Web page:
Product Review: Electronic whiteboards

When you need to transmit visual information to a group of people, don't ask them to write and listen to you at the same time. With an electronic whiteboard, you can write it down for them. Electronic whiteboards significantly add to the versatility of traditional whiteboards by automatically capturing the information that you write, converting it into an electronic signal and transmitting it to an attached computer as a graphical image.

Buying one makes the best sense if you do a lot of ad hoc brainstorming that prevents you from preparing your material in advance. However, if you can use slides or overheads, do that instead of using an electronic whiteboard. It will cost less and look better, and fewer things can go wrong.

I tested electronic whiteboards from Virtual Ink Corp and MicroTouch Systems and found both easy to use and even fun, sort of like a giant Etch-A-Sketch. Virtual Ink's Mimio and MicroTouch's Ibid boards achieve the same result, but they do it in considerably different ways.

In my opinion, the Mimio is a clear winner because of its small size, light weight and ability to transform any hard surface into an electronic whiteboard in seconds.

"Virtual Ink made using electronic whiteboards practical, especially for workgroup-level collaboration, where the users are remotely located," says Mike Comisky, an analyst at IDC. "Before the Mimio, the boards were cumbersome, sometimes difficult to calibrate and just not worth the effort."

If you travel, I strongly recommend Virtual Ink's clever Mimio because of its easy portability. It weighs about 1kg and folds into a compact, 305mm-long cylinder. MicroTouch's Ibid 50, its new 305mm x 610mm portable unit, weighs a shoulder-sagging 5.4kg and doesn't fold. For intrabuilding use, when bulk or weight isn't so much of a factor, the Ibid 50 is a suitable choice.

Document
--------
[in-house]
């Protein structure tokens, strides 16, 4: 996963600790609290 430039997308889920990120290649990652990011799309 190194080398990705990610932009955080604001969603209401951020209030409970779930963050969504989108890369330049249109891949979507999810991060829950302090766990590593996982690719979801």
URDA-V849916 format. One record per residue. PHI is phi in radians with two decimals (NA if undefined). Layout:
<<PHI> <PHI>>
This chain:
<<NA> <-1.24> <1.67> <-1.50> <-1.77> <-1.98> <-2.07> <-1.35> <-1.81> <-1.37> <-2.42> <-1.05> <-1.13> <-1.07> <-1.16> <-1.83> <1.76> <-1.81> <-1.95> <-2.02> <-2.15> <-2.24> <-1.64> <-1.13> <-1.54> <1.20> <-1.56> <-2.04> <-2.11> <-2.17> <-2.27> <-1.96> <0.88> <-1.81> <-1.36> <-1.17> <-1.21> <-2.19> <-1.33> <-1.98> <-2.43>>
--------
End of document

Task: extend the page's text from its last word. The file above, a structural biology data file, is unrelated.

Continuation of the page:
Millman is a reviewer and consultant in Croton, New YorkMimioVirtual Ink Corp.$US499Virtual Ink's Mimio, unlike MicroTouch's Ibid, isn't actually a whiteboard. It's a 610mm long "capture bar" that attaches to an existing whiteboard -- or any flat, hard surface -- with suction cups. I attached the Mimio to a piece of opaque glass, and it worked fine. A 3m cable connects the capture bar to a computer's serial port.

The Mimio performed well; the writing on the whiteboard is captured accurately and almost instantaneously on the screen (a surface of up to 1.2m x 1.8m) and in the marker colour you select.

If the computer is on a network, you can send the information to other computers. Or, using Microsoft's NetMeeting, you can send it to other users over the Internet in real time. For larger groups, you can route the signal through the computer into a projector to display it on a screen up to 7.3m high.

The Mimio uses infrared and ultrasonic sensors to capture your hand motions as you write on the board. You use the Mimio's special marker jackets that slip over standard coloured markers and change them into signal-generating devices. You activate the signal by pressing on the marker's tip as you write on the whiteboard. The colour of the ink depends on the colour of the jacket.

Mimio's software works much like a simple drawing program. It's easy to install, learn and use. It enables you to modify, save and print images. Installation of the software and configuration of the bar take about 15 minutes.

Ibid 50

MicroTouch Systems Inc


Unlike the Mimio, the Ibid 50 is actually a board. As you write on its touch-sensitive surface, its embedded electronics capture your pen strokes and send them as commands to the computer. The unit attaches permanently or temporarily to a wall or will sit on an easel, which is optional.

Getting started with the MicroTouch whiteboard is a little easier than with the Mimio -- you just start drawing. There is no assembly required. As with the Mimio, the Ibid whiteboard transfers data almost immediately to the computer screen and allows excellent control over its appearance.

For example, you determine the color of the text sent to the computer by just pressing a colour key on the unit's control panel.

Models are available in a variety of sizes, up to a 1.2m x 1.8m unit that lists for $2499.

However, the standard Mimio can scan the same size board and costs one-fifth as much. If you plan to share the data on the board with colleagues at their computers, think carefully about how large a board you want. Yes, you can fill 2.2 square metres with text and graphics, but think how Byzantine that would look when shrunk to fit a 17in. computer screen.

The Ibid software is similar to the Mimio software. Both display the familiar Microsoft interface, with a menu bar and tools bars that duplicate the control panels on the whiteboard. You can save and print, as well as cut, copy and paste. But remember, the data you're manipulating isn't text; it's an image, which lessens it usefulness.

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